Net neutrality and Trinko
Commentators who see Trinko as an impediment to the claim that antitrust law can take care of harmful platform access problems (and thus that prospective rate regulation (i.e., net neutrality) is not necessary), commit an important error in making their claim–and it is a similar error committed by those who advocate for search neutrality regulation, as well. In both cases, proponents are advocating for a particular remedy to an undemonstrated problem, rather than attempting to assess whether there is really a problem in the first place. In the net neutrality context, it may be true that Trinko would prevent the application of antitrust laws to mandate neutral access as envisioned by Free Press, et al. But that is not the same as saying Trinko precludes the application of antitrust laws. In fact, there is nothing in Trinko that would prevent regulators and courts from assessing the anticompetitive consequences of particular network management decisions undertaken by a dominant network provider. This is where the concerns do and should lie–not with an aesthetic preference for a particular form of regulation putatively justified as a response to this concern. Indeed, “net neutrality” as an antitrust remedy, to the extent that it emanates from essential facilities arguments, is and should be precluded by Trinko.
But the Court seems to me to be pretty clear in Trinko that an antitrust case can be made, even against a firm regulated under the Telecommunications Act:
Section 601(b)(1) of the 1996 Act is an antitrust-specific saving clause providing that “nothing in this Act or the amendments made by this Act shall be construed to modify, impair, or supersede the applicability of any of the antitrust laws.” This bars a finding of implied immunity. As the FCC has put the point, the saving clause preserves those “claims that satisfy established antitrust standards.”
But just as the 1996 Act preserves claims that satisfy existing antitrust standards, it does not create new claims that go beyond existing antitrust standards; that would be equally inconsistent with the saving clause’s mandate that nothing in the Act “modify, impair, or supersede the applicability” of the antitrust laws.
There is no problem assessing run of the mill anticompetitive conduct using “established antitrust standards.” But that doesn’t mean that a net neutrality remedy can be constructed from such a case, nor does it mean that precisely the same issues that proponents of net neutrality seek to resolve with net neutrality are necessarily cognizable anticompetitive concerns.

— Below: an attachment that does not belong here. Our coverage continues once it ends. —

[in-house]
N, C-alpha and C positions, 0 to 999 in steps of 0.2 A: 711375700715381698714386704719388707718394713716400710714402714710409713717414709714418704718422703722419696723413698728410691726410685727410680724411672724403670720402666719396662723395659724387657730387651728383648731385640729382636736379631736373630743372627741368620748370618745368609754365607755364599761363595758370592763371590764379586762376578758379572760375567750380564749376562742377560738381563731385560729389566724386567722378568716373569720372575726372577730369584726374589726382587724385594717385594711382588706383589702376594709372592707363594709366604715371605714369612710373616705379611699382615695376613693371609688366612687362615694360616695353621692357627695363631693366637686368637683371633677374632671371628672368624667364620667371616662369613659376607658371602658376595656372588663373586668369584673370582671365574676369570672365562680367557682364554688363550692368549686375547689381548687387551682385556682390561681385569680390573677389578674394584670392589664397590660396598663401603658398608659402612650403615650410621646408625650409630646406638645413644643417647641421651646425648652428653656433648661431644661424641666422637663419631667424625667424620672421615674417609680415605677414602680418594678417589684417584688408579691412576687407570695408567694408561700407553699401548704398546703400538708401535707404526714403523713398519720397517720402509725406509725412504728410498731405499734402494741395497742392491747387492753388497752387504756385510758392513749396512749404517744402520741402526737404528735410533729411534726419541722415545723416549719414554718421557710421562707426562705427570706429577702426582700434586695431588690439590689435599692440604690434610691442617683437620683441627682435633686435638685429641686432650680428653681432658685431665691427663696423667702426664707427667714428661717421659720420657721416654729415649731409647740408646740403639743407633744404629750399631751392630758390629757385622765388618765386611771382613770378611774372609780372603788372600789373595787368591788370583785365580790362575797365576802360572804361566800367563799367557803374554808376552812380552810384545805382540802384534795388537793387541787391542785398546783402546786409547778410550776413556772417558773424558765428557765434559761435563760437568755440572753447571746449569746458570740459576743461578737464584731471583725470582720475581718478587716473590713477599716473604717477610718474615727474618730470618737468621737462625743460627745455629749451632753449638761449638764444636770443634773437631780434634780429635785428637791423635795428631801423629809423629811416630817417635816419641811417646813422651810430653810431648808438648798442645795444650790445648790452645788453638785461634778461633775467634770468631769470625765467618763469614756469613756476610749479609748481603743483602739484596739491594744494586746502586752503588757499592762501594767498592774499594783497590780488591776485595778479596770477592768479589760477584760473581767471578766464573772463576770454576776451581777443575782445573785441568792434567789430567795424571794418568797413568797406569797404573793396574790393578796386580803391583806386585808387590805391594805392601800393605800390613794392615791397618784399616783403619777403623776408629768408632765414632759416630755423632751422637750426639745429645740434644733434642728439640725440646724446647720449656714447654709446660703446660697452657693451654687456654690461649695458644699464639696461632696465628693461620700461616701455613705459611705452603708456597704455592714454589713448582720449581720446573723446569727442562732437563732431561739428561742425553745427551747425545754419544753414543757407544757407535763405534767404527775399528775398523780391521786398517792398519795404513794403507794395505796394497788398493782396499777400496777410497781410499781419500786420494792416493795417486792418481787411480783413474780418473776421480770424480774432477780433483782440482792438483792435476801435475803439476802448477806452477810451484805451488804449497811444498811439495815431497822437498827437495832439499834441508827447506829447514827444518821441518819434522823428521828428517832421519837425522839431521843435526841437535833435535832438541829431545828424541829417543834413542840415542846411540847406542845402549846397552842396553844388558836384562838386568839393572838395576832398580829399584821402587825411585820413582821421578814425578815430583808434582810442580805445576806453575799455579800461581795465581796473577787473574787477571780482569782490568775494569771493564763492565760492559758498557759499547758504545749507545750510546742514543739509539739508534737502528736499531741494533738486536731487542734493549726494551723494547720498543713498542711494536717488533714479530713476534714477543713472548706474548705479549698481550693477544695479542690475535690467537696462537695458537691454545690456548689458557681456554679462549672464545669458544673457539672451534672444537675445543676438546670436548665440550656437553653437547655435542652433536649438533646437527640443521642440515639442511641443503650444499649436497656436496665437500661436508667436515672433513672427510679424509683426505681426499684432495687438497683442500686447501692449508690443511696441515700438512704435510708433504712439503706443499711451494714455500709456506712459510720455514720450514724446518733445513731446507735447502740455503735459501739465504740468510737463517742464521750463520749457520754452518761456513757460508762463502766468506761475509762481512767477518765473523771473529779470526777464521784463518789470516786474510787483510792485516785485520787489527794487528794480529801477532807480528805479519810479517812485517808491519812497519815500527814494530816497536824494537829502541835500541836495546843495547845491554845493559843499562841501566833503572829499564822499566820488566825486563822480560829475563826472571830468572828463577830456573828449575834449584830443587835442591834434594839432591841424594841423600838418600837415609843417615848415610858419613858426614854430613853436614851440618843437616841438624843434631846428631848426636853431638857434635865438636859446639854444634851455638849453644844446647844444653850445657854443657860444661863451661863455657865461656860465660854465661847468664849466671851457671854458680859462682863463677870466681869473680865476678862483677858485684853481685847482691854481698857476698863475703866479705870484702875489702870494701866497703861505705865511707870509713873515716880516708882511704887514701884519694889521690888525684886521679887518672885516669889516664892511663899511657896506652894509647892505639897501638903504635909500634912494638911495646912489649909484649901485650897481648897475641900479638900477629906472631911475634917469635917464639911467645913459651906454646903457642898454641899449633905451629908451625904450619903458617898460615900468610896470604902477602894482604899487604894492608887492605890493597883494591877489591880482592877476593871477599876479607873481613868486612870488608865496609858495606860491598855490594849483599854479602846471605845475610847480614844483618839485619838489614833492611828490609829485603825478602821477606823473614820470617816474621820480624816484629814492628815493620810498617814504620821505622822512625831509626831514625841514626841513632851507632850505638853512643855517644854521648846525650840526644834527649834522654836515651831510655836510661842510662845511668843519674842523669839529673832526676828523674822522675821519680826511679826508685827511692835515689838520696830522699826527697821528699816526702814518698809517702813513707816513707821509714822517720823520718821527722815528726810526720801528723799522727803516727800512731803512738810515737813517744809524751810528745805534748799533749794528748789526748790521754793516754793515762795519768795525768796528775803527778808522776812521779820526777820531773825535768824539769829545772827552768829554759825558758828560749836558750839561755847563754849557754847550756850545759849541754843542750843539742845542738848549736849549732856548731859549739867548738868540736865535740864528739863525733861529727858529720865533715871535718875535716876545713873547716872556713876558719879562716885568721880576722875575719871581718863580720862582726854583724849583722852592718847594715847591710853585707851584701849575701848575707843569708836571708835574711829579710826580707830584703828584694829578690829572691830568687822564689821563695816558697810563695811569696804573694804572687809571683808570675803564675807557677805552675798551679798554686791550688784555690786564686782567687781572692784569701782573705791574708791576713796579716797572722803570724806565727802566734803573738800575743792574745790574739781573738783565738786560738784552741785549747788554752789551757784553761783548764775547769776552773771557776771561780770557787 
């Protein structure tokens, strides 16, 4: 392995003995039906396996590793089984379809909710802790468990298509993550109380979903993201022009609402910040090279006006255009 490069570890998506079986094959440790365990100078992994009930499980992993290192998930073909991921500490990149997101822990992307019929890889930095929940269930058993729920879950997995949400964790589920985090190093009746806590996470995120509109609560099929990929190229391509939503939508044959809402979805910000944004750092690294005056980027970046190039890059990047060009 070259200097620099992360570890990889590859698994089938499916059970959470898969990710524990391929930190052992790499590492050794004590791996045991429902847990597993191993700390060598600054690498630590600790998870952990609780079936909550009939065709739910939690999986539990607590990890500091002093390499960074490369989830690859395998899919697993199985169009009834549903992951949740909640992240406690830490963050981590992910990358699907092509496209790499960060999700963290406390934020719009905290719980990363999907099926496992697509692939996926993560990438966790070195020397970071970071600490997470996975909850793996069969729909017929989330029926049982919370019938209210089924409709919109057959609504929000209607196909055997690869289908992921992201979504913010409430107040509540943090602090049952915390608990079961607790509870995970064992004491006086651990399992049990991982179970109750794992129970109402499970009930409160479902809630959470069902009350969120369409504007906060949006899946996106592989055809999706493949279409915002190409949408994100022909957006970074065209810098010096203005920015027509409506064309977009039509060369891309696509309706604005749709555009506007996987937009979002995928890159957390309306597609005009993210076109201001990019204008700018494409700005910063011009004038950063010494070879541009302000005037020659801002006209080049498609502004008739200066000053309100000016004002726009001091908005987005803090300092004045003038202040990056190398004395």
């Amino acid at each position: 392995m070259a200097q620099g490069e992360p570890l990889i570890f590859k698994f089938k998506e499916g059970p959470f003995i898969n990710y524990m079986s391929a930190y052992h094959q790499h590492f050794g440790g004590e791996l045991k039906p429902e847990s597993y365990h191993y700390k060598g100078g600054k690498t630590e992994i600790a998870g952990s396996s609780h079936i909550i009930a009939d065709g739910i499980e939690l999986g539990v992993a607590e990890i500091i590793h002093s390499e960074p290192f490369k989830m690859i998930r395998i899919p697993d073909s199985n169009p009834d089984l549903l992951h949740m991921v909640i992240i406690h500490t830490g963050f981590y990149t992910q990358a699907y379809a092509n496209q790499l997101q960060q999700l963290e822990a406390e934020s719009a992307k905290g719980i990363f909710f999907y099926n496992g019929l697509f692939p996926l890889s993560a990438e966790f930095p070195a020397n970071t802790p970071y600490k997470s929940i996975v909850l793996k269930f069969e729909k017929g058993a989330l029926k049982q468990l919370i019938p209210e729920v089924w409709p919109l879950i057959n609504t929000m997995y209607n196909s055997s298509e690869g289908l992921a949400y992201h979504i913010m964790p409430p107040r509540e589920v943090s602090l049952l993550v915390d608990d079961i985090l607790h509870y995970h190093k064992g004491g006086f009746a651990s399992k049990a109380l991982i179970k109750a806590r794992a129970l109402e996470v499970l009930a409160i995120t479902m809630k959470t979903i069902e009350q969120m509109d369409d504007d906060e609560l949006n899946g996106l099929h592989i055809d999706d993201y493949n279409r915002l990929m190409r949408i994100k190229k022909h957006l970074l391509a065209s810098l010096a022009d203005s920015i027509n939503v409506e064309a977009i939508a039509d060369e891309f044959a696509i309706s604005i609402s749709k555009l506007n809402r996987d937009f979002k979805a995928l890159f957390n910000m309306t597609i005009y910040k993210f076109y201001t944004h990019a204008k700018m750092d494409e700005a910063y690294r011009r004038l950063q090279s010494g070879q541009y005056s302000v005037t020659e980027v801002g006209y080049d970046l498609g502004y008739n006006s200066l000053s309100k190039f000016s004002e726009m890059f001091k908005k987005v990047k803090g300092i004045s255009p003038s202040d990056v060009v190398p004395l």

For example, as Josh noted the other day, quoting Tom Hazlett, proponents of net neutrality seem to think that it should apply indiscriminately against even firms with no monopoly power (and thus no ability to inflict consumer harm in the traditional antitrust sense). Trinko (along with a vast quantity of other antitrust precedent) would prevent the application of antitrust laws to reach this conduct–and thus, indeed, antitrust and net neutrality as imagined by its proponents are not coextensive. I think this is very much to the good. But, again, nothing in Trinko or elsewhere in the antitrust laws would prohibit an antitrust case against a dominant firm engaged in anticompetitive conduct just because it was also regulated by the FCC.
Critics point to language like this in Trinko to support their contrary claim:
One factor of particular importance is the existence of a regulatory structure designed to deter and remedy anticompetitive harm. Where such a structure exists, the additional benefit to competition provided by antitrust enforcement will tend to be small, and it will be less plausible that the antitrust laws contemplate such additional scrutiny.
But I don’t think that helps them at all. What the Court is saying is not that one regulatory scheme precludes the other, but rather that if a regulatory scheme mandates conduct that makes the actuality of anticompetitive harm less likely, then the application of necessarily-imperfect antitrust law is likely to do more harm than good. Thus the Court notes that
The regulatory framework that exists in this case demonstrates how, in certain circumstances, “regulation significantly diminishes the likelihood of major antitrust harm.”
But this does not say that regulation precludes the application of antitrust law. Nor does it preclude the possibility that antitrust harm can still exist; nor does it suggest that any given regulatory regime reduces the likelihood of any given anticompetitive harm–and if net neutrality proponents could show that the regulatory regime did not in fact diminish the likelihood of antitrust harm, nothing in Trinko would suggest that antitrust should not apply.
So let’s get out there and repeal that FCC net neutrality order and let antitrust deal with any problems that might arise.
Filed under: antitrust, essential facilities, exclusionary conduct, monopolization, net neutrality, technology Tagged: Competition law, FCC, Federal Communications Commission, Free Press, Monopoly, net neutrality, Network neutrality, regulation, Telecommunications Act